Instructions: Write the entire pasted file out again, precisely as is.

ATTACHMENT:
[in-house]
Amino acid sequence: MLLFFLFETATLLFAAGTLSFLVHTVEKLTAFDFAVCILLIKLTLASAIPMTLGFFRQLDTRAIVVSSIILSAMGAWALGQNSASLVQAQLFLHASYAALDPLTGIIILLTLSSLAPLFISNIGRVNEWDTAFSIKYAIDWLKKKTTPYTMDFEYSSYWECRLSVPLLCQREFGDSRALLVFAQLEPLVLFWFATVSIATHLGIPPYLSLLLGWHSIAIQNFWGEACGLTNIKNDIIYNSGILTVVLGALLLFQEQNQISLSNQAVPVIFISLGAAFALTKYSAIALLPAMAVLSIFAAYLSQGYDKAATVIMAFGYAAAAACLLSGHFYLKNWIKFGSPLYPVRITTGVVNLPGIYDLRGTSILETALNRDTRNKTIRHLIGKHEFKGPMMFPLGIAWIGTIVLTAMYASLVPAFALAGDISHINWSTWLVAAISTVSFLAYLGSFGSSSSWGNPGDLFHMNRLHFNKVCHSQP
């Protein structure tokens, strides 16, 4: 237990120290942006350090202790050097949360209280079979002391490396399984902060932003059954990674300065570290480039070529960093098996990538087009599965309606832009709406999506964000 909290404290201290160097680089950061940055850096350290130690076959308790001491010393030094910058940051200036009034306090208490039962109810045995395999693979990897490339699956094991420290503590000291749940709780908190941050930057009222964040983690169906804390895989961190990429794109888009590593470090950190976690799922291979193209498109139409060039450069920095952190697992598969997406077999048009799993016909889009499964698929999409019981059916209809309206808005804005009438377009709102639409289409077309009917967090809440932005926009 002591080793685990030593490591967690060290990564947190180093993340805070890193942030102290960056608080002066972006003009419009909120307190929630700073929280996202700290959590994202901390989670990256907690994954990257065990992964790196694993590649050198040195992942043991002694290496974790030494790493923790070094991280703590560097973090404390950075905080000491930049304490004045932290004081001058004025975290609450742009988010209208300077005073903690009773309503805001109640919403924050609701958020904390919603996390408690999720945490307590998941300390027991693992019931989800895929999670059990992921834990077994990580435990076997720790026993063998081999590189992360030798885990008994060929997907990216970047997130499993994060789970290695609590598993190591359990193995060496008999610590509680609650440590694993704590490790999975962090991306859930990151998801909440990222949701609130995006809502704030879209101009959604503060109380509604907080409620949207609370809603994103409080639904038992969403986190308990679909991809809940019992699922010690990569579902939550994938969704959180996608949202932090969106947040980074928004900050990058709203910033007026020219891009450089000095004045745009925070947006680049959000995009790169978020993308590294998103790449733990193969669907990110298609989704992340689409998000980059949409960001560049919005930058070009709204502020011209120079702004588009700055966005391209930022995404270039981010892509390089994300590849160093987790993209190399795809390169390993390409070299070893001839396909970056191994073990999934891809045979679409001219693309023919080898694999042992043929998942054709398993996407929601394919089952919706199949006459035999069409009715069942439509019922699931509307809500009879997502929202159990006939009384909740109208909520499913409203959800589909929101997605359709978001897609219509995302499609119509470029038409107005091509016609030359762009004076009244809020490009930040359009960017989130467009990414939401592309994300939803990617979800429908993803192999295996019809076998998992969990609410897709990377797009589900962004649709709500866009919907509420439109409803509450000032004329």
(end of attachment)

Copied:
[in-house]
Amino acid sequence: MLLFFLFETATLLFAAGTLSFLVHTVEKLTAFDFAVCILLIKLTLASAIPMTLGFFRQLDTRAIVVSSIILSAMGAWALGQNSASLVQAQLFLHASYAALDPLTGIIILLTLSSLAPLFISNIGRVNEWDTAFSIKYAIDWLKKKTTPYTMDFEYSSYWECRLSVPLLCQREFGDSRALLVFAQLEPLVLFWFATVSIATHLGIPPYLSLLLGWHSIAIQNFWGEACGLTNIKNDIIYNSGILTVVLGALLLFQEQNQISLSNQAVPVIFISLGAAFALTKYSAIALLPAMAVLSIFAAYLSQGYDKAATVIMAFGYAAAAACLLSGHFYLKNWIKFGSPLYPVRITTGVVNLPGIYDLRGTSILETALNRDTRNKTIRHLIGKHEFKGPMMFPLGIAWIGTIVLTAMYASLVPAFALAGDISHINWSTWLVAAISTVSFLAYLGSFGSSSSWGNPGDLFHMNRLHFNKVCHSQP
């Protein structure tokens, strides 16, 4: 237990120290942006350090202790050097949360209280079979002391490396399984902060932003059954990674300065570290480039070529960093098996990538087009599965309606832009709406999506964000 909290404290201290160097680089950061940055850096350290130690076959308790001491010393030094910058940051200036009034306090208490039962109810045995395999693979990897490339699956094991420290503590000291749940709780908190941050930057009222964040983690169906804390895989961190990429794109888009590593470090950190976690799922291979193209498109139409060039450069920095952190697992598969997406077999048009799993016909889009499964698929999409019981059916209809309206808005804005009438377009709102639409289409077309009917967090809440932005926009 002591080793685990030593490591967690060290990564947190180093993340805070890193942030102290960056608080002066972006003009419009909120307190929630700073929280996202700290959590994202901390989670990256907690994954990257065990992964790196694993590649050198040195992942043991002694290496974790030494790493923790070094991280703590560097973090404390950075905080000491930049304490004045932290004081001058004025975290609450742009988010209208300077005073903690009773309503805001109640919403924050609701958020904390919603996390408690999720945490307590998941300390027991693992019931989800895929999670059990992921834990077994990580435990076997720790026993063998081999590189992360030798885990008994060929997907990216970047997130499993994060789970290695609590598993190591359990193995060496008999610590509680609650440590694993704590490790999975962090991306859930990151998801909440990222949701609130995006809502704030879209101009959604503060109380509604907080409620949207609370809603994103409080639904038992969403986190308990679909991809809940019992699922010690990569579902939550994938969704959180996608949202932090969106947040980074928004900050990058709203910033007026020219891009450089000095004045745009925070947006680049959000995009790169978020993308590294998103790449733990193969669907990110298609989704992340689409998000980059949409960001560049919005930058070009709204502020011209120079702004588009700055966005391209930022995404270039981010892509390089994300590849160093987790993209190399795809390169390993390409070299070893001839396909970056191994073990999934891809045979679409001219693309023919080898694999042992043929998942054709398993996407929601394919089952919706199949006459035999069409009715069942439509019922699931509307809500009879997502929202159990006939009384909740109208909520499913409203959800589909929101997605359709978001897609219509995302499609119509470029038409107005091509016609030359762009004076009244809020490009930040359009960017989130467009990414939401592309994300939803990617979800429908993803192999295996019809076998998992969990609410897709990377797009589900962004649709709500866009919907509420439109409803509450000032004329």